United States District Court, C.D. Illinois, Urbana Division
OPINION AND ORDER
DAVID G. BERNTHAL, Magistrate Judge.
This is an insurance subrogation action seeking property damages arising out of a fire at a Champaign, Illinois residence on August 2, 2009. Plaintiff claims that Defendant's negligence caused the fire and resulting property damage when it installed a cardboard/paper type air filter into the metal frame of an electronic air cleaner. On August 15, 2014, Plaintiff filed a Motion to Extend Discovery (# 38), to which Defendant objected (# 40). On September 2, 2014, Defendant filed a Motion to Strike Plaintiff's Supplemental Expert Report of August 6, 2014 (# 39), to which Plaintiff also objected (# 47). The Court has carefully considered the arguments advanced by both parties and, for the reasons stated below, GRANTS Plaintiff's Motion to Extend Discovery (# 38) and DENIES Defendant's Motion to Strike (# 39).
On November 1, 2012, this Court entered a discovery order (#10), which set a June 19, 2013, deadline for Plaintiff to disclose experts and provide expert reports and an August 2, 2013, deadline for Defendant to do the same. Discovery was to close on October 25, 2013. The Parties filed a Joint Motion to Extend Discovery Schedule (# 18) on April 4, 2013, which the Court granted, setting Plaintiff's expert disclosure deadline to September 20, 2013, Defendant's to November 4, 2013, and the completion of discovery to January 27, 2014. The Parties again asked for an extension to this schedule (# 28), and Plaintiff's expert disclosure deadline was moved to December 19, 2013, Defendant's to February 3, 2014, and discovery was set to close by April 28, 2014. Plaintiff disclosed its expert, Mr. Gary Woodall, prior to December 19, 2013, and provided Defendant with Mr. Woodall's "Final Report, " dated December 17, 2013.
On March 13, 2014, the parties again requested an extension of the discovery deadlines (# 36), and Defendant's expert disclosure deadline was pushed back to June 1, 2014 and the deadline for the completion of discovery was set to July 15, 2014. Defendant conducted a deposition of Plaintiff's expert, Woodall, on March 24, 2014. On May 5, 2014, Defendant sought Plaintiff's agreement to an additional inspection of the artifacts from the fire scene. The artifacts were inspected on May 16, 2014, and Mr. Woodall was present, in addition to Defendant's representatives. Then, on June 6, 2014, Defendant filed a motion for extension of time to complete discovery (# 37), which Plaintiff did not oppose. Defendant's expert disclosure deadline was again extended, to June 30, 2014, and discovery was set to close on August 15, 2014. Defendant made its expert disclosures on June 30, 2014, and offered its experts for deposition on August 5 and August 13, 2014. On August 11, 2014, Plaintiff delivered Mr. Woodall's Supplemental Expert Witness Disclosure, dated August 6.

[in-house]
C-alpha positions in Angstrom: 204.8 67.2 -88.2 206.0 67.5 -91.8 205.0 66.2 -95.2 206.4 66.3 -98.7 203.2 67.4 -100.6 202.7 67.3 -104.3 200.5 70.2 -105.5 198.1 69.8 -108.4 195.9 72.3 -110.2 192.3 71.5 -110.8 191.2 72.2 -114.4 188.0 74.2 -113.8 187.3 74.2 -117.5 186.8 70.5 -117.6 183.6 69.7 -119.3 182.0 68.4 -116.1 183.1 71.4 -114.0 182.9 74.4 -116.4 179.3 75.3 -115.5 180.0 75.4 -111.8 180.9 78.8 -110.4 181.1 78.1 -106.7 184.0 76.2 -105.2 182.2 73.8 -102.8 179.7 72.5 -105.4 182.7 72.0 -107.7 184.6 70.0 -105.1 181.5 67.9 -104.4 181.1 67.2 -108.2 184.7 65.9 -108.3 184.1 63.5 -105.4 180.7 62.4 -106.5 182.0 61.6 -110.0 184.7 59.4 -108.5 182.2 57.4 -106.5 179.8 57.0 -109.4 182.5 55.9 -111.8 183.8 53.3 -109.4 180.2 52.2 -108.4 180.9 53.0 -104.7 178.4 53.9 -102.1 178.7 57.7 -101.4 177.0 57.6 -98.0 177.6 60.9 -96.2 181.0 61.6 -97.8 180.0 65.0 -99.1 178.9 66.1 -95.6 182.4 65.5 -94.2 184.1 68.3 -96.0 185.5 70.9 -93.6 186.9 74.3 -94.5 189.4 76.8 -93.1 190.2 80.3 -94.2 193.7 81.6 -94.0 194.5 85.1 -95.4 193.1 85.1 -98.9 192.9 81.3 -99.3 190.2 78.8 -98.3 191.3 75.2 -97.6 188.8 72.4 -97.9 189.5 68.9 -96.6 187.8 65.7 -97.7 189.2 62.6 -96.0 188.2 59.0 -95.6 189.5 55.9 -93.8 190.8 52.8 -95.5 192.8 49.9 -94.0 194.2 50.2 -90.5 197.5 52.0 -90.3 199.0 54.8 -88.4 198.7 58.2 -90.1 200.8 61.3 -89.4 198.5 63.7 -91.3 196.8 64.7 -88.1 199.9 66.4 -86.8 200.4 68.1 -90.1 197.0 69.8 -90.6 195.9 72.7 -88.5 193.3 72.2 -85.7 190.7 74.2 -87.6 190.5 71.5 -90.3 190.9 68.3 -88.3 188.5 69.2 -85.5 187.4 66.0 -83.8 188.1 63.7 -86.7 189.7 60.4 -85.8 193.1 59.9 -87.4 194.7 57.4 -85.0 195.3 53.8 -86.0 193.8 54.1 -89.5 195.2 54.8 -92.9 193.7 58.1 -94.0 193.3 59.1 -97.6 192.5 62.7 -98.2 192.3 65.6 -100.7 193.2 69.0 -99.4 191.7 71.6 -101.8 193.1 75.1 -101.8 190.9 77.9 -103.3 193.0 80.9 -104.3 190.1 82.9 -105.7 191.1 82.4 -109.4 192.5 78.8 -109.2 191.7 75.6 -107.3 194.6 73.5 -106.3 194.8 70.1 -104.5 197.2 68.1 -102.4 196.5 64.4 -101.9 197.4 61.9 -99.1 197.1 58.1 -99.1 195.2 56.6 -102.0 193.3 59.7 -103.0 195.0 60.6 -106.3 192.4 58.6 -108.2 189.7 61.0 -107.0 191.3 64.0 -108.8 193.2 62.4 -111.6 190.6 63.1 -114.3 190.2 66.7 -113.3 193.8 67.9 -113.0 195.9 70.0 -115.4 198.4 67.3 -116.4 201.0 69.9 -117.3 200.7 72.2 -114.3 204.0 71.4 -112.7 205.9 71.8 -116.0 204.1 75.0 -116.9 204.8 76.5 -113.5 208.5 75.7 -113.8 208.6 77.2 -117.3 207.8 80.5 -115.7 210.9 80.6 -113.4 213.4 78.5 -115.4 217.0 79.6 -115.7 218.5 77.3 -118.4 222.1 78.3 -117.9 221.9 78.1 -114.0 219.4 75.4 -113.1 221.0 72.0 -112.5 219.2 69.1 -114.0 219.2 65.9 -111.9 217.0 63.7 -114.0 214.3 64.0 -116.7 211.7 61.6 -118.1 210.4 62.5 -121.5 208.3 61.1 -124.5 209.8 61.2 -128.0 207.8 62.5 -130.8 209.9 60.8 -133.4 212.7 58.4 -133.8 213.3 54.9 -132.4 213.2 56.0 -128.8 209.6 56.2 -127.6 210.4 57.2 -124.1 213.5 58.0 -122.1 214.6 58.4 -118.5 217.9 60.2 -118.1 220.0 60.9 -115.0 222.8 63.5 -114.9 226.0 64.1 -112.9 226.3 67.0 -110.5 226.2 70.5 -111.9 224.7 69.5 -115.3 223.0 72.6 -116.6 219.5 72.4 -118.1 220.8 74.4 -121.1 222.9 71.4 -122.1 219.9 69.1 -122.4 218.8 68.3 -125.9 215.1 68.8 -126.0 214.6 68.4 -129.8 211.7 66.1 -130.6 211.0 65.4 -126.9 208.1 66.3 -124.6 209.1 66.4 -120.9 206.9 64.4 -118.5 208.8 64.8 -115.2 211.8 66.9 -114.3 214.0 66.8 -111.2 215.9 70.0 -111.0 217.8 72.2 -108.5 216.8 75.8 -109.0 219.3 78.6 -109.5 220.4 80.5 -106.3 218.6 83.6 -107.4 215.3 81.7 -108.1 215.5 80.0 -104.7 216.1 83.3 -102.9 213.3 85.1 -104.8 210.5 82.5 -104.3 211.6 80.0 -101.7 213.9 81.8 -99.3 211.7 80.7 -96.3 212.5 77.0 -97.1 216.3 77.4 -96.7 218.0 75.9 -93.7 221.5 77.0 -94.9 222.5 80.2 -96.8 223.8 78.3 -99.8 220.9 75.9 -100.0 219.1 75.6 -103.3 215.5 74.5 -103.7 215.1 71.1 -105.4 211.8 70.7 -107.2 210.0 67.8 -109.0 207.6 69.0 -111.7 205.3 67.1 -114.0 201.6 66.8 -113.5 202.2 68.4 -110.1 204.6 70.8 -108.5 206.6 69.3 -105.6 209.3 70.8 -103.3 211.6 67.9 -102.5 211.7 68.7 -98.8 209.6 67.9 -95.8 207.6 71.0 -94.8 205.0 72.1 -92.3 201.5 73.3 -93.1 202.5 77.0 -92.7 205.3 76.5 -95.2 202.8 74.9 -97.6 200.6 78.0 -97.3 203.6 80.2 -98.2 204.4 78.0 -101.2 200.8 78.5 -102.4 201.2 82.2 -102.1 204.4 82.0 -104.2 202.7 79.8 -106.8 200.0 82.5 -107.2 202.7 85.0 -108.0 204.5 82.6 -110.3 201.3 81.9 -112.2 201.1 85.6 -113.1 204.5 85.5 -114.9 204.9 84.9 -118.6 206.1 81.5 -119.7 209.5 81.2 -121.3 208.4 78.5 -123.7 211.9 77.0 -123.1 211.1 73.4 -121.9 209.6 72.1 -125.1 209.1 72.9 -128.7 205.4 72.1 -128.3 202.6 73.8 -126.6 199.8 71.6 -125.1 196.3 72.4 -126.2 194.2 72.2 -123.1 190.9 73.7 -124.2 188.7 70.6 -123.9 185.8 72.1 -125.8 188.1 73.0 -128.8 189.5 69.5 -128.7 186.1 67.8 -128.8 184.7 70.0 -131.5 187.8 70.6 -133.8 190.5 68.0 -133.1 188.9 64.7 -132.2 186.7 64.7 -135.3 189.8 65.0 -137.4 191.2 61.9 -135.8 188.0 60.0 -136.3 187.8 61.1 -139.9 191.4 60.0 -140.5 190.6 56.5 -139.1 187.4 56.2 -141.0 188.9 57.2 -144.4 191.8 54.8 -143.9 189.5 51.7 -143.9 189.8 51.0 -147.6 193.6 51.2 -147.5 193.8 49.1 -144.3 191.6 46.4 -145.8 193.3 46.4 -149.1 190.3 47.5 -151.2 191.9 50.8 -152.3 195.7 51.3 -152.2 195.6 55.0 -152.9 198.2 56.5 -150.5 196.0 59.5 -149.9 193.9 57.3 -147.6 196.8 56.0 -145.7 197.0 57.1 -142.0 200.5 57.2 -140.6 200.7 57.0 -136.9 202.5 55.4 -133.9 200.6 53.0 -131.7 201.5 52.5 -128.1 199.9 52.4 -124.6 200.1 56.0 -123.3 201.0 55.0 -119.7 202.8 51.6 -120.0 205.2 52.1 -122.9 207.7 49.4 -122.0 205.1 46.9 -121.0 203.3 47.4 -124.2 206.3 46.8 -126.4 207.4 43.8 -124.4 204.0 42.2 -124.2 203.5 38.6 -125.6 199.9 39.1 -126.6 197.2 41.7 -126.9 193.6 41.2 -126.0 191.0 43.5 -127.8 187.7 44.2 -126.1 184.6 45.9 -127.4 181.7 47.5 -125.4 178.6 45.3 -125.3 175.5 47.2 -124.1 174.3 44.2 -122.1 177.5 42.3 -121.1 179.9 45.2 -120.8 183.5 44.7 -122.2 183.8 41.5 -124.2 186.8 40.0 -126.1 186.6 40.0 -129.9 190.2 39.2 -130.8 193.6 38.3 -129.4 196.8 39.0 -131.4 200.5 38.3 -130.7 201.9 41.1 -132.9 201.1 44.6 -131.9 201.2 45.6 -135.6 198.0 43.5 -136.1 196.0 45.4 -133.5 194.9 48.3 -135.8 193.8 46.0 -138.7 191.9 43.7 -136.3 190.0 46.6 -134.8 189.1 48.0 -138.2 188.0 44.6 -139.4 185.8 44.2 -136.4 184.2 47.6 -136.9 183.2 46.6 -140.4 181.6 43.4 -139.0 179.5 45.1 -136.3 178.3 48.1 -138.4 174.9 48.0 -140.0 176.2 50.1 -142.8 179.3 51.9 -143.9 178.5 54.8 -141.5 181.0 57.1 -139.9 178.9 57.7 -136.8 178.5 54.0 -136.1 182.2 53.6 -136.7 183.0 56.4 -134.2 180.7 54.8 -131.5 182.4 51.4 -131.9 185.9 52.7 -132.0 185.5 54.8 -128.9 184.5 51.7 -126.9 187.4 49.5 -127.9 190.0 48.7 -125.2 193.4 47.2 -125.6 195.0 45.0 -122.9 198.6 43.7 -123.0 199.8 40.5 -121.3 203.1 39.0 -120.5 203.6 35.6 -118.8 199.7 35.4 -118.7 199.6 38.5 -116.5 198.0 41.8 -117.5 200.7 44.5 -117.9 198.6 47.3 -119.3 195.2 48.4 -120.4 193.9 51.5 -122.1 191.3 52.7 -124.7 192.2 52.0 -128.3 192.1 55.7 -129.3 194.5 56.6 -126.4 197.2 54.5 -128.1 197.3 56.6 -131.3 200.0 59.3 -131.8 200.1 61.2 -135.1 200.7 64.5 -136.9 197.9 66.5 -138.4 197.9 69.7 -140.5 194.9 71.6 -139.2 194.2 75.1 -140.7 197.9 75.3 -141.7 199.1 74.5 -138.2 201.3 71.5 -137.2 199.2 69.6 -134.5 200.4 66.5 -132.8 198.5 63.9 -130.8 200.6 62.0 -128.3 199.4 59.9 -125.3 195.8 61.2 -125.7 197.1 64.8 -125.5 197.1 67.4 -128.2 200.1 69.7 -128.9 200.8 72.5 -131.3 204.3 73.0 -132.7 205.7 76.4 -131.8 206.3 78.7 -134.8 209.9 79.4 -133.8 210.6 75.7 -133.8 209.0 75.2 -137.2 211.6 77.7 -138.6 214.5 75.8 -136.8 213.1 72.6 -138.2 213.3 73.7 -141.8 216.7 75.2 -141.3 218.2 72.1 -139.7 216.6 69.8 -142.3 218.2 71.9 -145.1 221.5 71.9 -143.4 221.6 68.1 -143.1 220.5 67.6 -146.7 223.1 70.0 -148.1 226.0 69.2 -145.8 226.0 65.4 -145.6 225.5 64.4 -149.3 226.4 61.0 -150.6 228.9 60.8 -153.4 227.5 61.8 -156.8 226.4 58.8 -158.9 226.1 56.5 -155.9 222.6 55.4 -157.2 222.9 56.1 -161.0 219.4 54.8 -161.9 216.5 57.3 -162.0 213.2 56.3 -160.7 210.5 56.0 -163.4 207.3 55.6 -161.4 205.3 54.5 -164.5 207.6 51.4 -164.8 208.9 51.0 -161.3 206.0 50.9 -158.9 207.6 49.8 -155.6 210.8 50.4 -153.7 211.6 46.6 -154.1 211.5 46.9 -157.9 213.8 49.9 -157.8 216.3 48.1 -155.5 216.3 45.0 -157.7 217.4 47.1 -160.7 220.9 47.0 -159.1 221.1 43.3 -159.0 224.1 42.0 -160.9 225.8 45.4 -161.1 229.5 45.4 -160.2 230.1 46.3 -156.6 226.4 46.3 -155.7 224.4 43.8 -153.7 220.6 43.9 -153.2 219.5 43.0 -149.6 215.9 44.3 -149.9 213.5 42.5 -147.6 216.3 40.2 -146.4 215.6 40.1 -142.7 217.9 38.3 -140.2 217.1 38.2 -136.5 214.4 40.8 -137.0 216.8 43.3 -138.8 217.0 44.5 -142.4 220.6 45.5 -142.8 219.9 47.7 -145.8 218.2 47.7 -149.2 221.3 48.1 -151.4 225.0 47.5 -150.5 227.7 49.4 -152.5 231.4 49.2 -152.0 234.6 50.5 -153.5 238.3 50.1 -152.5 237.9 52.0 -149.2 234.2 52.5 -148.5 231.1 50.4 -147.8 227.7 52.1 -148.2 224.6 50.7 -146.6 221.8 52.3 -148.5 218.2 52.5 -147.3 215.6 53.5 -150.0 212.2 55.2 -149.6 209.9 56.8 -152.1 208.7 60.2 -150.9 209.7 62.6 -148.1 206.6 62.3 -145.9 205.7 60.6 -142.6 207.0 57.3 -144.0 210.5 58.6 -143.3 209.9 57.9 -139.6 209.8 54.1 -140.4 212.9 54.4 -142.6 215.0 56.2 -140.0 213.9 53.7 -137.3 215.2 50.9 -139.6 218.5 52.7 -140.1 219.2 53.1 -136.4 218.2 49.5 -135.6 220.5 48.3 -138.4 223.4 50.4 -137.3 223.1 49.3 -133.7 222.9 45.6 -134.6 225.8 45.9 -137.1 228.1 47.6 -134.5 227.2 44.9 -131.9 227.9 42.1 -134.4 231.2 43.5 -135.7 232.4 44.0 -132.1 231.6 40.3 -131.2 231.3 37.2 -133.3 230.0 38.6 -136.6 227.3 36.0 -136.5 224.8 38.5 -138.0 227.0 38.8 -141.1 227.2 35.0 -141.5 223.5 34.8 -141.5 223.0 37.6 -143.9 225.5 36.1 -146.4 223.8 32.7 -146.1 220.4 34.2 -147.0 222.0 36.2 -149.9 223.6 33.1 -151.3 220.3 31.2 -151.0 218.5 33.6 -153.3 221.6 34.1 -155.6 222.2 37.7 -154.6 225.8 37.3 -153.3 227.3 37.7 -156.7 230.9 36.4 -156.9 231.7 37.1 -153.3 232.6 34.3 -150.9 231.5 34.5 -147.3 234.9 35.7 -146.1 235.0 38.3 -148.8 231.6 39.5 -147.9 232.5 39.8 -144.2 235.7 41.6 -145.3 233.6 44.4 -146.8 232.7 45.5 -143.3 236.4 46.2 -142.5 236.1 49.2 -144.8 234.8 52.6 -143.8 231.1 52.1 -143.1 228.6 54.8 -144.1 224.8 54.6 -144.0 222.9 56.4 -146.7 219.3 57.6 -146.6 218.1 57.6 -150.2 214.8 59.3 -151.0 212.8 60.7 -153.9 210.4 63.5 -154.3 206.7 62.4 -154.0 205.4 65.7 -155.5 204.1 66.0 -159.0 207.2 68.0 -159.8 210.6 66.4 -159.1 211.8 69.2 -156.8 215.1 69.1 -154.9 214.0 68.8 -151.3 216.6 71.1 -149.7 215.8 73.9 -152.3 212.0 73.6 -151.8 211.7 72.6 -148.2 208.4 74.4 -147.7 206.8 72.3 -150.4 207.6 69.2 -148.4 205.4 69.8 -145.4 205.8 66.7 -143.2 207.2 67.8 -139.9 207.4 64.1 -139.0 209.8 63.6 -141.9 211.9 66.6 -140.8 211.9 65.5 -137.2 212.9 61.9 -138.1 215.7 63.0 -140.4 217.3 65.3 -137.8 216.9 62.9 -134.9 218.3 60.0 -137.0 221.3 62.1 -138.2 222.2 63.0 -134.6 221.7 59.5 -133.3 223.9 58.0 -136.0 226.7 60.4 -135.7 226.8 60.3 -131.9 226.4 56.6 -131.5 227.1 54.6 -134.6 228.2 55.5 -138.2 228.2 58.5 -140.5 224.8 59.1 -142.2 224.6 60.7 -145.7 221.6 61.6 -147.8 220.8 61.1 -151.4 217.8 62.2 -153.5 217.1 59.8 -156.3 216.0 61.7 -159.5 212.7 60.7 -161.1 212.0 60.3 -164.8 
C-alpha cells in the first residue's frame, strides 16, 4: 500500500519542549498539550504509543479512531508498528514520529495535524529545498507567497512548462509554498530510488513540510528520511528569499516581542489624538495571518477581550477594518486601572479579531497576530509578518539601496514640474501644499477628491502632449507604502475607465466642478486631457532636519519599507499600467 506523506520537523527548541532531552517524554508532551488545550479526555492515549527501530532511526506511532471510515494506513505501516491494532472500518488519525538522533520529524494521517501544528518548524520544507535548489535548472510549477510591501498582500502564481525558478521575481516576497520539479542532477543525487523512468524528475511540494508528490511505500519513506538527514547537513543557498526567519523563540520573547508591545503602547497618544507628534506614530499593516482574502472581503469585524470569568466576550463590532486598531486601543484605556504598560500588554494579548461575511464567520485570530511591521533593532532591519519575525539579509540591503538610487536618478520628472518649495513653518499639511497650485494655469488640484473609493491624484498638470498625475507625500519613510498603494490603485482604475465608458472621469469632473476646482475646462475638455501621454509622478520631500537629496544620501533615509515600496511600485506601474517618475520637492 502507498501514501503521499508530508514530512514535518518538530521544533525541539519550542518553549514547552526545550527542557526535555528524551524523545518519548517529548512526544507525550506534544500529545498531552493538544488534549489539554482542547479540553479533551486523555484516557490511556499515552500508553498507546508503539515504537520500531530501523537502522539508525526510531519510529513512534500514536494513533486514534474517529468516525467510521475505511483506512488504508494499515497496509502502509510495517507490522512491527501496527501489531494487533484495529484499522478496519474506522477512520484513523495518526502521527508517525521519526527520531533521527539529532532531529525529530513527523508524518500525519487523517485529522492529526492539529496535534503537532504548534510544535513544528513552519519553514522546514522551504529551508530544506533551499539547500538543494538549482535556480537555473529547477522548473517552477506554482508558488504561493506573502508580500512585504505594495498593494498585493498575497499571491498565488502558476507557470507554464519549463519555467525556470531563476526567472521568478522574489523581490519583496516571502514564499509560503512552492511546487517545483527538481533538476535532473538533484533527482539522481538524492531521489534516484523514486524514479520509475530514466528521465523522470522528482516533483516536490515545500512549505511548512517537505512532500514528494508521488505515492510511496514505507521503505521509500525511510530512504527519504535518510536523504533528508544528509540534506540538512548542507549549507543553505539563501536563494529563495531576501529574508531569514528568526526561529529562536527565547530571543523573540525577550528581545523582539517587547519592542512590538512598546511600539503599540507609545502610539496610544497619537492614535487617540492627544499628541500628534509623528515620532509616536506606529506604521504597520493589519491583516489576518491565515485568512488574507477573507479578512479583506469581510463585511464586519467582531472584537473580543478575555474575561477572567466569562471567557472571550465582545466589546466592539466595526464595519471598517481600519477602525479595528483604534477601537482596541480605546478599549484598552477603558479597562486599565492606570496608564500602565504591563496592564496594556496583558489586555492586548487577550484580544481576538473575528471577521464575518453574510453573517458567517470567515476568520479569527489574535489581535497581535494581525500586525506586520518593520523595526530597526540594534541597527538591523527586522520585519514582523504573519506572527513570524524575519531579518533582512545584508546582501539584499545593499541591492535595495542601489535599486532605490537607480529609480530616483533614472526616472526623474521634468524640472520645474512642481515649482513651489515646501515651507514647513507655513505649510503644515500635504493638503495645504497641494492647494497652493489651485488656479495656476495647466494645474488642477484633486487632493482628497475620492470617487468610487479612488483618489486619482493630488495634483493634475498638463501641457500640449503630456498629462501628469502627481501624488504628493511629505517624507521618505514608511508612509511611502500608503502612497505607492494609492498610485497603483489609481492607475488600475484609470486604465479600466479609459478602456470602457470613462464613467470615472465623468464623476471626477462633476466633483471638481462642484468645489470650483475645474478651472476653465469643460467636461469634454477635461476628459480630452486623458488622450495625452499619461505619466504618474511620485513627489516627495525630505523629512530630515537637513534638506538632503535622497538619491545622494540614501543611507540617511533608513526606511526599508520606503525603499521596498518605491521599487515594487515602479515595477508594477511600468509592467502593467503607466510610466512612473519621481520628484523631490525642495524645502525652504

Two discovery motions are before the Court and will be addressed in this Opinion. Plaintiff has moved to extend the discovery schedule again, requesting an additional 45 days to complete expert witness discovery and for a 30-day period after that to disclose and examine rebuttal expert testimony. Defendant, meanwhile, seeks to strike, in its entirety, Mr. Woodall's Supplemental Expert Witness Disclosure, arguing that, insofar as the Disclosure is, in fact, rebuttal testimony, it is untimely, and insofar as it supplements Mr. Woodall's previous report, it is improper. The Court will address each of these motions in turn.
Motion to Strike (# 39)